Itâ€™s August and my backyard has become a nursery for cardinals, blue jays, goldfinches and titmice. Sometimes the begging noises are deafening. Since most songbirds are the size of adults when they leave the nests it is difficult at first glance to tell the young ones from the parents but, if you watch for a minute, you can pick up on that universal baby behavior.
There is much fluttering and shivering of wings going on. All the babies are trying to convince the parents to keep feeding them when it is clear to everyone that the young are quite capable of feeding themselves. I watched a juvenile cardinal follow its parent around the feeder, crying piteously. Just when I thought it would collapse of hunger it gave up and flew to the table feeder to feed itself. I know just how that parent felt.
Nesting for most species is over or nearly over. Some of the late ones, like the goldfinches are still at it but for the most part the parent birds are kicking back with a cold one, glad that this yearâ€™s crop is on its own. Nesting takes a lot out of a bird. The entire reproduction thing is exhausting and building and feathering a nest is a good part of it. Each species does it differently, too.
Robins are pretty adaptable about where they build. They will make nests in deep woods or gardens or parks, on buildings, on the ground, in bushes. Both male and female construct the nests. They arenâ€™t fussy about housekeeping. Their nests are often messy with grass sticking out at all angles. They usually lay three gloriously blue eggs. Only the female incubates which takes about two weeks. As soon as the eggs hatch the male takes care of the fledglings while the female lays another clutch.
On the other hand, the Spotted Sandpiper makes a scrape in the sand for a nest and lays about four speckled eggs that resemble the sand so well that it is easy to step on one. Then the male incubates the eggs and tends to the few needs of his precocial chicks while the female takes off! Luckily for the males, precocial birds emerge from the egg nearly ready to take on the world. Unlike robins (and people) they are able to run and feed by themselves within two days.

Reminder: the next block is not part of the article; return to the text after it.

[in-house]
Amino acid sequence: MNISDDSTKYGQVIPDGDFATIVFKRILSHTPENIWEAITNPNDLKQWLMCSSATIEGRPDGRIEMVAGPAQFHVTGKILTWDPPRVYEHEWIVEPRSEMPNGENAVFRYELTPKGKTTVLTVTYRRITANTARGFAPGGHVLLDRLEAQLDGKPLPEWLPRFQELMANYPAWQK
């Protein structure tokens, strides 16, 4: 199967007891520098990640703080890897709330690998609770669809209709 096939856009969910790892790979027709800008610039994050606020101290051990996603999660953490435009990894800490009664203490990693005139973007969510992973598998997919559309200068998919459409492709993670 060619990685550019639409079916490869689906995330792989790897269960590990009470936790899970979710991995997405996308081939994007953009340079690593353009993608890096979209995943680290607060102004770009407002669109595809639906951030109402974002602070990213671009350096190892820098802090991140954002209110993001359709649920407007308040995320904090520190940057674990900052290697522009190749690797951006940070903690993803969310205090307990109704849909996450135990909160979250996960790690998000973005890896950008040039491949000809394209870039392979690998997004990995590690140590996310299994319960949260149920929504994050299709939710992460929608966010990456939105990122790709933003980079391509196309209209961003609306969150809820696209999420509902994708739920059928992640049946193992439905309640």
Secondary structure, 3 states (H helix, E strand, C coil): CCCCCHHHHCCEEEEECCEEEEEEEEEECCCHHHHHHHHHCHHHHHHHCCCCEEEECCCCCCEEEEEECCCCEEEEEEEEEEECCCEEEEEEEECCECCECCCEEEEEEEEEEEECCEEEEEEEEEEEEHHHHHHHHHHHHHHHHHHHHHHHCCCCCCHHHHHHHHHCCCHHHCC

If you have been watching birds in your yard raising young, you know it can be a hobby all its own. Cornell Lab of Ornithology at Cornell University has established a program of volunteers called NestWatch to help determine the causes of species decline among birds. As their Web site explains, â€œNestWatch teaches people about bird breeding biology and engages them in collecting and submitting nest records. Such records include information about nest site location, habitat, species, and number of eggs, young, and fledglings. Citizen scientists submit their nest records to our online database where their observations are compiled with those of other participants in a continentwide effort to better understand and manage the impacts of environmental change on bird populations.â€
NestWatch has a short list of â€œfocal speciesâ€ that they are especially interested in and most of them are common back yard birds like Blue Jay, Goldfinches, Catbirds, Mockingbirds, etc. However, you are not restricted to just those birds. Pick your favorite bird or the one closest to home. You can probably find a nesting bird in or near your yard and contribute to this important effort. You neednâ€™t be an expert birder or even a birder at all to spot a nest, monitor the activity over a month-long period and report on its success or failure. If you would like to be a â€œcitizen scientistâ€ go online at http://www.nestwatch.org/ and sign up to monitor next summerâ€™s nests!